As I was biking to work this morning, I began thinking of doing something like this, so I quickly banged this in on the keyboard. My immediate goal was to have something to give to a fellow I have begun taking on climbs, but I thought I would pass it along to you net-folks in case it might have similar utility to others, this is just a prototype, and I am not sure it really merits being called an FAQ, but anyway, here it is.

Editors note: and now here it is, years later, after rattling around on the net since that one day when I posted it to rec.climbing. I am glad people have enjoyed it and found it useful, here it as again with some updates, and on the www this time! Any comments, please, let me know!


This little publication has been prepared as a condensed info sheet that I can give to beginning climbers that are interested in doing some climbing, following a few pitches, and learning more. I am not trying to cover all aspects of mountaineering, nor am I a sport climber by any stretch of the imagination.


Obviously, a short thing of this sort cannot cover all aspects of technical rock climbing. You owe it to yourself and those you climb with to get some of the reference books mentioned (see next section) and learn all you can about this sport.

Even with the best instruction, and the best climbing partners things can still go wrong. You can get hurt or killed and if you aren't comfortable with that, you shouldn't be climbing (or driving a car, or any number of other things). Most of the time risk can be kept to a reasonable level, but there are no guarantees.

Also, I should point out that this essay documents my way of doing things. Other folks have their own opinions about how things should be done, and that is fine, but this info should still serve you well, unless you know better, stick strictly with this advice and don't be inventing better ways of doing things.


For further reading, I heartily recommend the book Freedom of the Hills by the Seattle Mountaineers (or some such). Especially read the chapters on knots, ropes, belaying, and rock-climbing. The whole book is superb with a safe and conservative philosophy and many years of experience behind it.

Several other books are worth mentioning, these are by John Long. The first is called, How to Rock Climb and may be the best small compact guide to the sport there is. He has a number of other excellent books, among them: Advanced Rock Climbing, Climbing Anchors, and More Climbing Anchors. But don't bother with these till you have been thru the relevant chapters of Freedom of the Hills a few times.


The basics are shoes and a harness. If you can borrow or rent these at first all the better. Initially you are best off climbing with someone else more experienced who has rope and all the other paraphenalia.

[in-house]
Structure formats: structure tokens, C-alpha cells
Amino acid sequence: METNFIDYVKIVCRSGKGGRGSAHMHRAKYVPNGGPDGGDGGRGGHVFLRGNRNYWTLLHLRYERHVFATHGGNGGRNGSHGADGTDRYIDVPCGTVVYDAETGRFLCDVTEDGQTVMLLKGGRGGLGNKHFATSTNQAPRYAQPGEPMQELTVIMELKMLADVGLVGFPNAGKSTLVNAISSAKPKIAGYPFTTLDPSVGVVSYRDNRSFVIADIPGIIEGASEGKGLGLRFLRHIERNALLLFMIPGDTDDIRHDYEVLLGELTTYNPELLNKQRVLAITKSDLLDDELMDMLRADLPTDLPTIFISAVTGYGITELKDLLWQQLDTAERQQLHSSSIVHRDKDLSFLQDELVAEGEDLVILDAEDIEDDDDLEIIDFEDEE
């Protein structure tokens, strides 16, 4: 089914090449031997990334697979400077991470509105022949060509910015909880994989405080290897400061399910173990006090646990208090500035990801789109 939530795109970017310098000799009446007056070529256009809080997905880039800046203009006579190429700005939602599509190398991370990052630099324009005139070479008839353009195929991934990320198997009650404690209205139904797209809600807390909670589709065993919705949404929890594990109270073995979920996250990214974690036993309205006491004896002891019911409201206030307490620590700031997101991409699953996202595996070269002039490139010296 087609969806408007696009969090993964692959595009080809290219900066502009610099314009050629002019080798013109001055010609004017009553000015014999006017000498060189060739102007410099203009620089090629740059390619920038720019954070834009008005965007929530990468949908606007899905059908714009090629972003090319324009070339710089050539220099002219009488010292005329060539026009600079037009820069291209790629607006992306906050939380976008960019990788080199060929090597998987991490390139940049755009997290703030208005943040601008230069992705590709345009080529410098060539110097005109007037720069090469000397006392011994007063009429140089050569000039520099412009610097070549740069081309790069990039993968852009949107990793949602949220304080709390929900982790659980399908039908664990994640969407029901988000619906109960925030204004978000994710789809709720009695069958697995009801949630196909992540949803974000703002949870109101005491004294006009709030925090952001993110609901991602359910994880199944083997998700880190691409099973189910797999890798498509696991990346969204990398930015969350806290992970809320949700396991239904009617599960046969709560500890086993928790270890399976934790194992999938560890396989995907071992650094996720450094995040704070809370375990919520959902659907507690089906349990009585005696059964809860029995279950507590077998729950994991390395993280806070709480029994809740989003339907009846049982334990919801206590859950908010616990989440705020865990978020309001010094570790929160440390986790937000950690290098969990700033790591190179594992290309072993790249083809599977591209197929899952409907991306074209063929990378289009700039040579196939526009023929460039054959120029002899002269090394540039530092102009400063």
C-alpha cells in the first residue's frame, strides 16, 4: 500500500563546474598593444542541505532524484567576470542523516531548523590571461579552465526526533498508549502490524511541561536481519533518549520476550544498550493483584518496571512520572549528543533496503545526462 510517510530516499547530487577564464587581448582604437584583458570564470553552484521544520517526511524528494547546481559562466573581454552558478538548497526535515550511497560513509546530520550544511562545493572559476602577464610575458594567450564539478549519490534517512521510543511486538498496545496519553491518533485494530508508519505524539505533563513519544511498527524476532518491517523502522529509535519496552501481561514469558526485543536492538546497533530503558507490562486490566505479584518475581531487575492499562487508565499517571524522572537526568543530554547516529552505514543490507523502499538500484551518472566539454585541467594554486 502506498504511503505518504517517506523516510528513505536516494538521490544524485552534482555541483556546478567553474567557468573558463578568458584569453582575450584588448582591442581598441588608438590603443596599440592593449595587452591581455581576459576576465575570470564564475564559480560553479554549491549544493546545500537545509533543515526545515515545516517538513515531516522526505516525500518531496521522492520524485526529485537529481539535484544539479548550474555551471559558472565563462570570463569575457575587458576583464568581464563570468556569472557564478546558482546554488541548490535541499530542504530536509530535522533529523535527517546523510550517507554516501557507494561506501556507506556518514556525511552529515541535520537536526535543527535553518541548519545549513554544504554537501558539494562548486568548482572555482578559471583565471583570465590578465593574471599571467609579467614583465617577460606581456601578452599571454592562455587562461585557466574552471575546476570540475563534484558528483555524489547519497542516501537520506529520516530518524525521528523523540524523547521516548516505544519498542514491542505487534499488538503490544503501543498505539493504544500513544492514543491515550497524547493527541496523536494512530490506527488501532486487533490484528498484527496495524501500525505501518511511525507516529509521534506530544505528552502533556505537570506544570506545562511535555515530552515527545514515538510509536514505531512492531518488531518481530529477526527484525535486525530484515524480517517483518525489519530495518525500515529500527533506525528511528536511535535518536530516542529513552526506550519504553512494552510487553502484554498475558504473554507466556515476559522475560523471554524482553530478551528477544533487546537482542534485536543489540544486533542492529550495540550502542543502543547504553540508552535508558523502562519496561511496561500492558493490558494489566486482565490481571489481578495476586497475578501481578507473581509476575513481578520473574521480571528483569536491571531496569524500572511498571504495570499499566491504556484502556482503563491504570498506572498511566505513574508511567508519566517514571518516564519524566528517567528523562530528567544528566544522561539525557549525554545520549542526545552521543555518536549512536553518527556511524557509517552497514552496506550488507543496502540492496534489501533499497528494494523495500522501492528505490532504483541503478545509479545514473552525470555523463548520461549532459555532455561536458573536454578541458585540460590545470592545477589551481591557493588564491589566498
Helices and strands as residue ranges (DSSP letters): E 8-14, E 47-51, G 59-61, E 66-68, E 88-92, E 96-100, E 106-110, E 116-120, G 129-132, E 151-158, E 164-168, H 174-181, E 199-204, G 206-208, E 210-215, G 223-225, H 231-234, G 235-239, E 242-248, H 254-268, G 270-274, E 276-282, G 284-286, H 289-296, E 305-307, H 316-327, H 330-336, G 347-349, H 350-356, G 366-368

For shoes, you might get by with a pair of too-tight tennis shoes, but this is pretty desperate on anything harder than 5.6. For a harness, you can do very well with 25 feet of 1-inch tubular webbing tied as a swami belt (I won't try to discuss how to tie this here, see Freedom of the Hills). I have climbed with these for years and taken a few lead-falls on one with no problems. Better to have a rig like this than a poorly fitting harness, but enough said.

Also, think about bringing a bit of food and water, perhaps a windbreaker or sweater, some shoes suitable for the approach to the climb, and maybe a small pack. Don't wear shorts, if you are climbing with me you will probably be bushwacking thru thickets of manzanita, getting sunburned, and grinding your knees in some chimney. If you insist on shorts, don't say I didn't warn you. Also think about a hat (with a brim for sun protection), and if you wear glasses, something to catch them if they get knocked off is strongly advised.


There are really just a very few that you need to know: A rethreaded figure-eight knot to tie the end of the rope to your harness, and a figure-eight loop to attach to the anchor and you are in business for now. Get a short bit of rope and practice these and other knots at home. Be able to tie a knot right in an instant and be able to tell by just glancing at a knot whether it is tied right (It is a good idea to ask if a knot is tied right the first few times, but in this and all other things you want to strive for self-reliance). While I am at it, I might mention knowing how to tie a water knot, and know how to put on and secure your harness. People have been killed due to improperly buckled harnesses and because they didn't tie into the end of the rope correctly.

Hot tip: When you begin fastening your harness or tying into the rope, don't get distracted, finish the job. Several accidents have happened when someone began to buckle their harness and then someone asked them to pass the water bottle, and they forgot and never finished. Or they passed the end of the rope thru their harness, but never tied the knot, then forgot and began climbing. Don't let it happen to you.


This is really pretty simple once someone shows you how to use a belay device. Just remember that someone elses life is literally in your hands. The cardinal rule is to *never* take your braking hand off the rope, even for an instant. Practice will make belaying automatic, but it is easy to get sloppy, don't!

Hot tips: If the leader is taking a long time, don't let your attention flag, keep alert -- and if someone else is around, keep the chat to a minimum, someday you will be on the sharp end of the rope. Strike a balance between giving the leader a big loop of slack and keeping the belay so snug that the leader gets yanked by the rope every move he makes.

Rope Signals

There is an almost universaly accepted set of signals that you should know and follow religiously. Sure, this begins to sound dorky after a while, but stick with the program anyway. The exchange when you are starting to climb goes like this:

Leader: "are you ready"
(this is unofficial and optional)
Belayer: "belay on"
(this means you have everything rigged and from this point on you are taking responsibility to catch the leader should he fall. You are only relieved of this responsibility when the leader tells you "belay off").

Leader: "climbing"
(basically this acknowledges that he heard you and is launching into action.)

Leader: "slack"
(the leader wants you to pay out rope so he can clip into something, or perhaps so he can make a move without fighting the rope.)

Leader: "up rope" -or- "rope"
(the leader wants you to take in rope, probably because he has downclimbed a bit, or for who knows what reason)